Controversial changes to the Quebec Experience Program (PEQ) came into force on Wednesday, July 22. The changes see new work experience requirements introduced for international student and increase work experience requirements for temporary foreign workers. The admissible occupation levels for temporary workers has also been changed. A series of transitional measures were also introduced aimed
Watered-down reforms to the Quebec Experience Program (PEQ) have drawn more criticism from stakeholders, including student and business groups. The governing Coalition Avenir Quebec is being accused of not listening to concerns, while student groups labelled the easing of the reforms ‘insufficient’. Business groups meanwhile, said the reforms would limit immigration to Quebec for low-skilled
Quebec has moved to soften planned changes to the Quebec Experience Program (PEQ) following outcry during the recent consultation period. Measures announced on Thursday, July 9 include: The introduction of a transitional clause for international students already in Quebec. A softening of new work experience requirements for certain international students. A reduction in the proposed
Quebec universities have written to Immigration Minister Simon Jolin-Barrette requesting changes to his plan to reform the Quebec Experience Program (PEQ). Although Bureau de cooperation interuniversitaire (BCI) is happier with Jolin-Barrette’s second effort at PEQ reform, the group, in a letter dated June 16, has called for current international students and those arriving this fall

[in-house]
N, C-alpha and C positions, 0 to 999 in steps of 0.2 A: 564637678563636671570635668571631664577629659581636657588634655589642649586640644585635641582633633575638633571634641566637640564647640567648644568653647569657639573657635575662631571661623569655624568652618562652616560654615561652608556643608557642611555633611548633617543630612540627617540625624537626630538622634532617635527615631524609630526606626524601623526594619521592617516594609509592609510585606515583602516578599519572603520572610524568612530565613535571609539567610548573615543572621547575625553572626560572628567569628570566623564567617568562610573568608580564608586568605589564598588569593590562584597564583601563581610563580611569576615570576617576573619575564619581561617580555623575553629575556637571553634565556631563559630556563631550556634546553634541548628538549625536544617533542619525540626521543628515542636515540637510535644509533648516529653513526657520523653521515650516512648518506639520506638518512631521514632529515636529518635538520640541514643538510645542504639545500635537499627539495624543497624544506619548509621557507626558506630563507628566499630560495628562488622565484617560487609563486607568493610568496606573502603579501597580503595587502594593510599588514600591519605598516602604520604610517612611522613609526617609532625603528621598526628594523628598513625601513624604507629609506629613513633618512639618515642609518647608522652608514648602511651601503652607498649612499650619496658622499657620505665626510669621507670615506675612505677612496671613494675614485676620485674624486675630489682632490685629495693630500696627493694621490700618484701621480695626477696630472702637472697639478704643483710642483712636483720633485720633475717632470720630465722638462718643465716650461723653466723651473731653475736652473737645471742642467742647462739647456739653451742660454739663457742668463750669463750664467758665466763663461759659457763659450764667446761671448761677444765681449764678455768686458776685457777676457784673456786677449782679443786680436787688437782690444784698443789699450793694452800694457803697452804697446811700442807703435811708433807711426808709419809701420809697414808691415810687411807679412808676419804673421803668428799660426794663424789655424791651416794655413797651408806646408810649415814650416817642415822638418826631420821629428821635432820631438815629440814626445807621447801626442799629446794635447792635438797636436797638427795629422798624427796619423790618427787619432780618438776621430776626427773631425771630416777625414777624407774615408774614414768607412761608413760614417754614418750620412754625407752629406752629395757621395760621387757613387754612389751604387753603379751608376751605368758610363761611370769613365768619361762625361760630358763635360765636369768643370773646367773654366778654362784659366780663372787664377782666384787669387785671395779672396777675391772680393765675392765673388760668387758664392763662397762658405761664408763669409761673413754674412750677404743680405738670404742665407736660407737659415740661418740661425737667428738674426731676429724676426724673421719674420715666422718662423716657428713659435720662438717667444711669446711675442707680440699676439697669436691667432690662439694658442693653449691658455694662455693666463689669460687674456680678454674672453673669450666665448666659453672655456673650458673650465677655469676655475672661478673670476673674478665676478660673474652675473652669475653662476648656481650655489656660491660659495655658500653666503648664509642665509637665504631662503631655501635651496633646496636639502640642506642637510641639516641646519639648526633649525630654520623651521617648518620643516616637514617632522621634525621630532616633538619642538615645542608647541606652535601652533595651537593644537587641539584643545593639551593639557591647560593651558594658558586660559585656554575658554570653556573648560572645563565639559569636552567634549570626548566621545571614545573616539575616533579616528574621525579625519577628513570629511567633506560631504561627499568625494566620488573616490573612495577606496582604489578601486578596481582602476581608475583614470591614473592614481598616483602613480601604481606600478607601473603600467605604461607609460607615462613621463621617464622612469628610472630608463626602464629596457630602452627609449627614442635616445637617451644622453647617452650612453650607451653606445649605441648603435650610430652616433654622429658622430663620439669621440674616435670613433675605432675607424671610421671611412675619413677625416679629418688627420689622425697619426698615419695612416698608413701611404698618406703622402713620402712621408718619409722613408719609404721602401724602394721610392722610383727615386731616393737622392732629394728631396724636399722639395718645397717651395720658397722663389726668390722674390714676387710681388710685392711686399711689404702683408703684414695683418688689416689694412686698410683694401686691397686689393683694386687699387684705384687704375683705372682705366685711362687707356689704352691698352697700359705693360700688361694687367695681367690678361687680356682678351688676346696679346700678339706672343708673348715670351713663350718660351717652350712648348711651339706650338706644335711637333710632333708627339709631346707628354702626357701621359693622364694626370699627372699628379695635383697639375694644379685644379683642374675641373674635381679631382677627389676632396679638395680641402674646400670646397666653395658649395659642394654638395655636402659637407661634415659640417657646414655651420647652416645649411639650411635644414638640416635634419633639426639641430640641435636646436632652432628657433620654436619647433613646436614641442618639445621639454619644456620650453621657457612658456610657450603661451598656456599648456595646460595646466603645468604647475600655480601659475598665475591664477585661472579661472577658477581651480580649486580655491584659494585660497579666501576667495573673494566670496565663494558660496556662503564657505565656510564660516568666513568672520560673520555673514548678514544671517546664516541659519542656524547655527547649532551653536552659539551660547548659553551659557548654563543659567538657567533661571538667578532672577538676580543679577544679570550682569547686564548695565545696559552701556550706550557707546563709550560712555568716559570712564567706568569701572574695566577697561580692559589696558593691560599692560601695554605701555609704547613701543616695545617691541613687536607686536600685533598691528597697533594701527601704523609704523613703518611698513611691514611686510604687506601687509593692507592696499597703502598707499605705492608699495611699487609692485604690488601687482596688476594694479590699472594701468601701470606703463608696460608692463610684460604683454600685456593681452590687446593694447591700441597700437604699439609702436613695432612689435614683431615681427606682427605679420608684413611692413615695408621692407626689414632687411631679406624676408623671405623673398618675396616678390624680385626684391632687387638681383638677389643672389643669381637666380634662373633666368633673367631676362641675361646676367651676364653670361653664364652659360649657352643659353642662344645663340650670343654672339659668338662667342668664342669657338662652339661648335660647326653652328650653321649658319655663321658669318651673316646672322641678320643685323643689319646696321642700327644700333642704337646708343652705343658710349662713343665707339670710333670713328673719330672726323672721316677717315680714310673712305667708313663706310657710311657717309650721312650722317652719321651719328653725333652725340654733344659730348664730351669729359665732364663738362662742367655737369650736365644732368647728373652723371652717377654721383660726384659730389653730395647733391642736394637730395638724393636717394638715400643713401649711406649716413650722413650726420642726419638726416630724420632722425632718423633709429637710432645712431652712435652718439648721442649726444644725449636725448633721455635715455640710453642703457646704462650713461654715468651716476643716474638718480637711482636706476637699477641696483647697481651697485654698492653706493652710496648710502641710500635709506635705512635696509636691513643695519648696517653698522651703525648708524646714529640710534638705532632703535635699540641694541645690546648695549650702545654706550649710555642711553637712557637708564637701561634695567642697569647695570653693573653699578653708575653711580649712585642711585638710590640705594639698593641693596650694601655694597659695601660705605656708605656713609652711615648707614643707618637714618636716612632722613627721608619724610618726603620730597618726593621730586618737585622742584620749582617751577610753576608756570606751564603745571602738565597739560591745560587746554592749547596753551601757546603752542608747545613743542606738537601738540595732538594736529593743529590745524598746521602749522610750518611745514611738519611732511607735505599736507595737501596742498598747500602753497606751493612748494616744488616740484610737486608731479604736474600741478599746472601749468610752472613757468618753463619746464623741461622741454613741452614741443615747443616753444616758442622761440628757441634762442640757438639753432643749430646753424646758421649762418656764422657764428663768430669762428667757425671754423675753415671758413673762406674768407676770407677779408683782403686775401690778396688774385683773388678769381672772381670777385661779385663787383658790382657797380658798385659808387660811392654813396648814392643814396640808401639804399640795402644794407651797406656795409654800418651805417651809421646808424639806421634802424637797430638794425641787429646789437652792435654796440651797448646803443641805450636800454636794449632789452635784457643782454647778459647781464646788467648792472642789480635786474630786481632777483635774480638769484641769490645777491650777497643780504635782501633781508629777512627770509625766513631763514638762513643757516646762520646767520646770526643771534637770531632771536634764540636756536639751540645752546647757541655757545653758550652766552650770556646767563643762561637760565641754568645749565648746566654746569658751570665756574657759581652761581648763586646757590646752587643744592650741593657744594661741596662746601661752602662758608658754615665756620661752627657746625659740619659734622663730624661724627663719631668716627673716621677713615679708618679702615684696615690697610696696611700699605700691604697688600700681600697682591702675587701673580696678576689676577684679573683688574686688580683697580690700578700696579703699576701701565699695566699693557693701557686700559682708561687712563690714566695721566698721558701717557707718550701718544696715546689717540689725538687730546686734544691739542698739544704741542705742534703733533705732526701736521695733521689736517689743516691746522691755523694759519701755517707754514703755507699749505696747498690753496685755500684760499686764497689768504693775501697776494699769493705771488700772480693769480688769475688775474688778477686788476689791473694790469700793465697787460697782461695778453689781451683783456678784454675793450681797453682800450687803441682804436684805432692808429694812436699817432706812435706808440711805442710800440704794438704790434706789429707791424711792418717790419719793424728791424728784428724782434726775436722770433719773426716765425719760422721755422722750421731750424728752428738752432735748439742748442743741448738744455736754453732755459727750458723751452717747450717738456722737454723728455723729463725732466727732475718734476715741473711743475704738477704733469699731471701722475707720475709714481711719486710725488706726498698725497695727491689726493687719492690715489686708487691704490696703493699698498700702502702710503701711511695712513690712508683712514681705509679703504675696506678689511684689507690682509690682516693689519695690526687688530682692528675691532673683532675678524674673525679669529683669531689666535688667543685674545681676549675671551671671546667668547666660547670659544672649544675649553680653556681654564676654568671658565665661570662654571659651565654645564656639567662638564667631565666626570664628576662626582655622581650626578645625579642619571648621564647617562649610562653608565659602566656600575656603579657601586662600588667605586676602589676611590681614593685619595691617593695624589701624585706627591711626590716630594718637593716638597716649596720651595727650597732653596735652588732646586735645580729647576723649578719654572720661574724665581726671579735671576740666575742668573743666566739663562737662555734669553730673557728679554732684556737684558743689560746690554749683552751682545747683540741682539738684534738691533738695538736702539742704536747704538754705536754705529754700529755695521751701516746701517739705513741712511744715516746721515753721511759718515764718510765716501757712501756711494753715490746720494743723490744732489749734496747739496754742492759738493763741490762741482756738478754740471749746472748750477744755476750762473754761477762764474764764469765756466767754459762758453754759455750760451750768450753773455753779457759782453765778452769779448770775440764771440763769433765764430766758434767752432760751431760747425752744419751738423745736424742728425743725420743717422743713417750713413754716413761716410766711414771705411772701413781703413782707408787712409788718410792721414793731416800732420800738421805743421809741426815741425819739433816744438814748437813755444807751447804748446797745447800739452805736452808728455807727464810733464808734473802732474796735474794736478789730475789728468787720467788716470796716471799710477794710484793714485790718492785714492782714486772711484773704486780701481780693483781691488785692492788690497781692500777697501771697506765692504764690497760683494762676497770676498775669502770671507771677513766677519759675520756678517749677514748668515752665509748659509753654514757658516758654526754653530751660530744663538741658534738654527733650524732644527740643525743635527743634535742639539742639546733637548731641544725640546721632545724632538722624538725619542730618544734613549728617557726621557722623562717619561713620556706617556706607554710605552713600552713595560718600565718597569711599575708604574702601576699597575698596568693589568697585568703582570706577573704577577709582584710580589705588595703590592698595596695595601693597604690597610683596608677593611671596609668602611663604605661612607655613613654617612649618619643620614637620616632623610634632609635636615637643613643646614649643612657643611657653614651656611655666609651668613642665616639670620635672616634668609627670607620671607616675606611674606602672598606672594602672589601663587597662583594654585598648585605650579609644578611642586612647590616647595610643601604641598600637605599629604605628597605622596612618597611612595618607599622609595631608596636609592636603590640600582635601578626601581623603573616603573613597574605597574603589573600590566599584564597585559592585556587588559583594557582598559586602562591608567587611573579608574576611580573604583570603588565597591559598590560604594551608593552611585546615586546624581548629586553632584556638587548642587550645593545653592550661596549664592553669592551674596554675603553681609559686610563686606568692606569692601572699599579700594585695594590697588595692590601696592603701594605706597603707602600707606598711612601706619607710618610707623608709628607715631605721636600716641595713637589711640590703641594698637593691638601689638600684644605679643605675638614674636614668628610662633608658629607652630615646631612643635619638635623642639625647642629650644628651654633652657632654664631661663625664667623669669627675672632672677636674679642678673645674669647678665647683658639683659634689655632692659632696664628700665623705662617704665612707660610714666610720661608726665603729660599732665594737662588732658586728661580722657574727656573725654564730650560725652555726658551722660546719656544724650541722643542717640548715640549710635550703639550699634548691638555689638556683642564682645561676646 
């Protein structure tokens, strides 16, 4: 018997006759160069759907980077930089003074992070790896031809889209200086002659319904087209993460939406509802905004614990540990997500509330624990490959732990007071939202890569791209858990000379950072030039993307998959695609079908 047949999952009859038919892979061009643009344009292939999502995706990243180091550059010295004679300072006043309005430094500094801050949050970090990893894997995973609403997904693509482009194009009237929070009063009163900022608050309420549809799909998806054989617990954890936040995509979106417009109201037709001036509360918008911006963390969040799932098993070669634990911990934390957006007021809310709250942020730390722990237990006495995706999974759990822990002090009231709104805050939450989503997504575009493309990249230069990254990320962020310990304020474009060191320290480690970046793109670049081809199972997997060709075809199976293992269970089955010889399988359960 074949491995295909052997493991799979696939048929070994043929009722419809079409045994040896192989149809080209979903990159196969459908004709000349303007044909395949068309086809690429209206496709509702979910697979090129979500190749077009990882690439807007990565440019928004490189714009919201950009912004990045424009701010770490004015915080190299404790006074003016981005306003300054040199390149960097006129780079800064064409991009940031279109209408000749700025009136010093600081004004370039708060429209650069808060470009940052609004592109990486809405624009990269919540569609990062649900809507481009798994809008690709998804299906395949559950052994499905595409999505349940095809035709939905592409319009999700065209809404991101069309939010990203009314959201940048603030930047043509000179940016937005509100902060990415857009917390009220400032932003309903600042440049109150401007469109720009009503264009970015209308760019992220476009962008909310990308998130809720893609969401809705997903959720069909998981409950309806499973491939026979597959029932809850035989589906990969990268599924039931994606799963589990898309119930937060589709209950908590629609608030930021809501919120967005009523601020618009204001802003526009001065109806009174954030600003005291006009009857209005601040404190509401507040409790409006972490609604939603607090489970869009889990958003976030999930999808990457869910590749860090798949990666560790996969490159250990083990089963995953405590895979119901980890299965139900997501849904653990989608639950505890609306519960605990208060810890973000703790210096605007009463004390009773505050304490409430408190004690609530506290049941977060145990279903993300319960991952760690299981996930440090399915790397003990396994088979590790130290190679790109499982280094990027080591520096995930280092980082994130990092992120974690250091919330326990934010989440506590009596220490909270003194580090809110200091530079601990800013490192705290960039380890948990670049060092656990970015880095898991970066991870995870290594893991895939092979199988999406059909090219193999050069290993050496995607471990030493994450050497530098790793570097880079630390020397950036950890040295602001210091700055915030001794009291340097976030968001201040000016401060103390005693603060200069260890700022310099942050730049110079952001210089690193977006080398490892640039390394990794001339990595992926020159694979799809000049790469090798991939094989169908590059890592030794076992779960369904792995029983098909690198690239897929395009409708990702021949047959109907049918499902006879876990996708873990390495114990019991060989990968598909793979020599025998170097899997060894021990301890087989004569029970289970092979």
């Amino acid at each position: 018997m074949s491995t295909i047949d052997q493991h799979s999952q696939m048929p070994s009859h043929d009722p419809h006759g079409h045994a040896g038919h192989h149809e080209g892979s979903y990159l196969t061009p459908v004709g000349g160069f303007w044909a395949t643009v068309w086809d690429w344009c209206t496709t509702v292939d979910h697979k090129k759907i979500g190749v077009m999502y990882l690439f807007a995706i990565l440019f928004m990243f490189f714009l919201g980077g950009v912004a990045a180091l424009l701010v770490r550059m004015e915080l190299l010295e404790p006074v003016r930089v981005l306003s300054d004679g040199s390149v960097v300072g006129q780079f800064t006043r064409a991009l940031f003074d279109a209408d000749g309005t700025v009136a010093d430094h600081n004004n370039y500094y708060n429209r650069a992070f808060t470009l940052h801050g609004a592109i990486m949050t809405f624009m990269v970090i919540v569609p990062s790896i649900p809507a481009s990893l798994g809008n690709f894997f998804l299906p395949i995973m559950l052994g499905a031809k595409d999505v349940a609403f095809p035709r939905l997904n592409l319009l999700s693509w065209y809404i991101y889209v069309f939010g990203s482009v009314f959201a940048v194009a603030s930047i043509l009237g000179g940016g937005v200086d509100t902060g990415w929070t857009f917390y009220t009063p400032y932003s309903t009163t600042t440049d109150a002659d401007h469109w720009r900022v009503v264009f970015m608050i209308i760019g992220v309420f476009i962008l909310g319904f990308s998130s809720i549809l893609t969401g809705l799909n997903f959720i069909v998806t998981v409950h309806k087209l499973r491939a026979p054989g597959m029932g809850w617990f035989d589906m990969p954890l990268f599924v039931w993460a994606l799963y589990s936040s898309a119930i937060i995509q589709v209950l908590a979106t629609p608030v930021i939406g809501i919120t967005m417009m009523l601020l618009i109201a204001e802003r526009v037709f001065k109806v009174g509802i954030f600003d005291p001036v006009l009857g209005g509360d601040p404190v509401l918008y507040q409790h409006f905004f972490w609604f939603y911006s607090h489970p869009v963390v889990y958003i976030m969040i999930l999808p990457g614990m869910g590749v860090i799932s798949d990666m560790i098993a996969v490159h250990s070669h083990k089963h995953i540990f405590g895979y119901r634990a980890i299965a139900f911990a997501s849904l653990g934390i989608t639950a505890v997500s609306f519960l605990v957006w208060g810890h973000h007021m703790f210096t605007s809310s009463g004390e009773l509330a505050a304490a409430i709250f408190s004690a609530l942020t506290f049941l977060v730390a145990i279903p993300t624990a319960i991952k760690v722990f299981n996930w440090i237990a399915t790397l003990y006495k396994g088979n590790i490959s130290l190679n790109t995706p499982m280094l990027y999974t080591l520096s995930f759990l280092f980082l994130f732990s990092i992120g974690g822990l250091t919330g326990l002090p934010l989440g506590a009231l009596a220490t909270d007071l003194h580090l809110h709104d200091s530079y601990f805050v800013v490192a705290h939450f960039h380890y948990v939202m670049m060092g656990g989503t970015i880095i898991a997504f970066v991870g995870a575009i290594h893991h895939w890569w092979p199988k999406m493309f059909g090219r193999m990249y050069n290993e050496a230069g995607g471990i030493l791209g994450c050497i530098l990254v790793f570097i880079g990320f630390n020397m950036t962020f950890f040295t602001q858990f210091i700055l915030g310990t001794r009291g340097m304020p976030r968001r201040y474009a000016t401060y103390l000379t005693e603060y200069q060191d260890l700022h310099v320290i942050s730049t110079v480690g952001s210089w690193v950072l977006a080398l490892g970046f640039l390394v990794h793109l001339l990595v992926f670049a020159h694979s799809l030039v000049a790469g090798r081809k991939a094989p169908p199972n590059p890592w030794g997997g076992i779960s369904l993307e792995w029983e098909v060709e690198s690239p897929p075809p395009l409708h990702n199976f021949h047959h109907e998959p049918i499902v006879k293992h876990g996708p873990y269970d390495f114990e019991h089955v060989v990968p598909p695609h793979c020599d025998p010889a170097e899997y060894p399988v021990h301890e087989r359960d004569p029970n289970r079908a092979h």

Quebec will increase work experience requirements under the Quebec Experience Program (PEQ) and introduce two new pilots targeting specific occupations in changes announced on Thursday, May 28. Under the changes, revealed by Immigration Minister Simon Jolin-Barrette, temporary foreign workers will require three years of experience in the last four, while graduates will need one or
Changes to the temporary foreign worker program as put forth by Employment Minister Jason Kenney are drawing severe criticism from Maritime labour ministers who are concerned that lobster and seafood industry will be dramatically affected. The ministers draw a comparison of the fishery to the agriculture industry, which is allowed to employ the temporary workers.